To stay informed of long-range temperature and precipitation possibilities beyond the coverage of a standard weather forecast, check in, too, with the six-to-ten-day outlook and eight-to-fourteen-day outlook issued daily by NOAA’s Climate Prediction Center.


La Niña 2020-2021

The anticipated ‘double-dip’ La Niña event has arrived and will lead to La Niña conditions during our cool-season months for a second consecutive year. The most recent official forecast for ENSO, or El Niño Southern Oscillation – parts of the atmosphere and ocean across the tropical Pacific Ocean that cause El Niño and La Niña events – now has a 87 % chance for this event to continue through the winter. As we know, La Niña events generally mean below-average precipitation for the Southwest during the cooler months of the year, which won’t help the continuing regional drought conditions.

Focusing here on the last couple of months of the calendar year, total precipitation for the November-December period has been below the 1991-2020 normal for the majority of La Niña events since 1949 in both Arizona (blue dots below thick gray horizontal line in upper graph) and New Mexico (blue dots below thick gray horizontal line in lower graph). For temperatures averaged over this two-month period, below- and above-normal conditions are roughly more equal in number (blue dots to the left and right of thick gray vertical line in both graphs). La Niña events with below-normal precipitation often have occurred with above-normal temperatures (blue dots in the ‘Dry and Warm’ quadrant of both graphs), with events last year and in 2017 among them. This is the general direction that the November outlook above seems to have us going.


Dates are set for both editions of the 2021 ‘Growing Season in Review’ workshops for Arizona Winegrape Growers. The workshop in the Verde Valley is on November 9, and the one in southeastern Arizona is on November 16. Registration is open and free. As in the 2019 edition, grower-to-grower discussions will be front and center.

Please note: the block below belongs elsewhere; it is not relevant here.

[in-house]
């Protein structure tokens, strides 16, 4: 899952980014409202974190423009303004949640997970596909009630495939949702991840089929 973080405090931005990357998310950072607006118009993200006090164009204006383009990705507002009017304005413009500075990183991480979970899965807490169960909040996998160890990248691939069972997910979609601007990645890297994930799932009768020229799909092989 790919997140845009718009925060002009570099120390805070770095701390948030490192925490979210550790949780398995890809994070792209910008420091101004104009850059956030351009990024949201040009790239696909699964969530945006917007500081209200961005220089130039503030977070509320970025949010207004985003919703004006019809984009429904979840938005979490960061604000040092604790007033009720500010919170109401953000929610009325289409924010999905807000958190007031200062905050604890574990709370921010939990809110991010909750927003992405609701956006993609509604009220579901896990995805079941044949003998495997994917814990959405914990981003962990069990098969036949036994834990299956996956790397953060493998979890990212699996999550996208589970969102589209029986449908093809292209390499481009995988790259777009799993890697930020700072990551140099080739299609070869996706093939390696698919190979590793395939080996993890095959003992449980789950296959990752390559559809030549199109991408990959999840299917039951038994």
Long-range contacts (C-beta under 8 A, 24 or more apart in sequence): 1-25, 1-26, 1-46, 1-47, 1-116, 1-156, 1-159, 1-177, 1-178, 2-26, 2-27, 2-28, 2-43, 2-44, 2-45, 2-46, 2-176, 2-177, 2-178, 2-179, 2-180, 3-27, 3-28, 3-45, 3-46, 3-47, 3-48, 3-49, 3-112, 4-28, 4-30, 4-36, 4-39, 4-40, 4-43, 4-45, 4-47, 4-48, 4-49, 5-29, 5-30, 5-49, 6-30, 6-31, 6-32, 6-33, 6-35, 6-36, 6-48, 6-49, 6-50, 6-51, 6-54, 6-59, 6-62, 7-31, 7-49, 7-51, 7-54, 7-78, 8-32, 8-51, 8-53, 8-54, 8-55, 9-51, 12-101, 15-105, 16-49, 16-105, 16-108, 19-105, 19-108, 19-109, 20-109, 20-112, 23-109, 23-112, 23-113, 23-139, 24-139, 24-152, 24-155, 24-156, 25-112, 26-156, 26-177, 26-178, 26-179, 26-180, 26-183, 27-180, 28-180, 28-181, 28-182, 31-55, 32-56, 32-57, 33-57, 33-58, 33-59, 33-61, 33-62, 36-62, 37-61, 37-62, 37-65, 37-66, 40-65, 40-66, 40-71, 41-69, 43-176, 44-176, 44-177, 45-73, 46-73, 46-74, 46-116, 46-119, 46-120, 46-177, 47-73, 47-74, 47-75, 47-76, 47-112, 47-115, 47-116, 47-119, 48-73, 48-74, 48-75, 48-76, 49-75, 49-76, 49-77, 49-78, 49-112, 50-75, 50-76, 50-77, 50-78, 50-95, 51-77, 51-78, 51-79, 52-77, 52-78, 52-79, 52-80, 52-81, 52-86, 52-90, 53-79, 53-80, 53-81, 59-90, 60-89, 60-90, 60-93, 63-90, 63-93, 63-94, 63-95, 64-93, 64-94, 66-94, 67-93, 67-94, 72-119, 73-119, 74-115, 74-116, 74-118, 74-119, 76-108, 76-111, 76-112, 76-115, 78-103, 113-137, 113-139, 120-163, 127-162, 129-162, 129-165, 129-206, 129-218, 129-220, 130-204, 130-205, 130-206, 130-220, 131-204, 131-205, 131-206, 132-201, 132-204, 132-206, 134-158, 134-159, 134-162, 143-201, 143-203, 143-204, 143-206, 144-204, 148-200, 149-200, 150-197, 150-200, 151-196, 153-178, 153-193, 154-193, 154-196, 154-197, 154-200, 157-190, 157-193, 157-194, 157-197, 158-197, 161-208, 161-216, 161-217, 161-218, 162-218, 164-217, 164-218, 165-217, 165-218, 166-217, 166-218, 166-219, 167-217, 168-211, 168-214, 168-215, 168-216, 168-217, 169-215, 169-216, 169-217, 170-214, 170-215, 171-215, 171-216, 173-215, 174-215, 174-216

In case you missed the past couple of newsletters, there is a new study on the economic activity associated with state winegrape growing, winemaking, wine sales, and investments in vineyard and winery establishments. Produced by Ashley Bickel, Dari Duval, and George Frisvold from the Department of Agricultural and Resource Economics at the University of Arizona, the study also accounts for economic activity that is supported in other industries through linkages and presents information about the size, structure, and vertical integration of Arizona’s wine industry.
Undergraduate students in the College of Agriculture and Life Sciences at the University of Arizona are looking for internships with businesses and companies in the viticulture and winery industries during 2021. Please contact Danielle Buhrow, Senior Academic Advisor and Graduate Program Coordinator in the Department of Agricultural and Resource Economics, for more information.
For those of you in southeastern Arizona, Cooperative Extension manages an email listserv in coordination with the Tucson forecast office of the National Weather Service to provide information in the days leading up to agriculturally important events, like the first fall freeze and the first winter storm. Please contact us if you'd like to sign up.
Please feel free to give us feedback on this issue of the Climate Viticulture Newsletter, suggestions on what to include more or less often, and ideas for new topics.
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Have a wonderful November!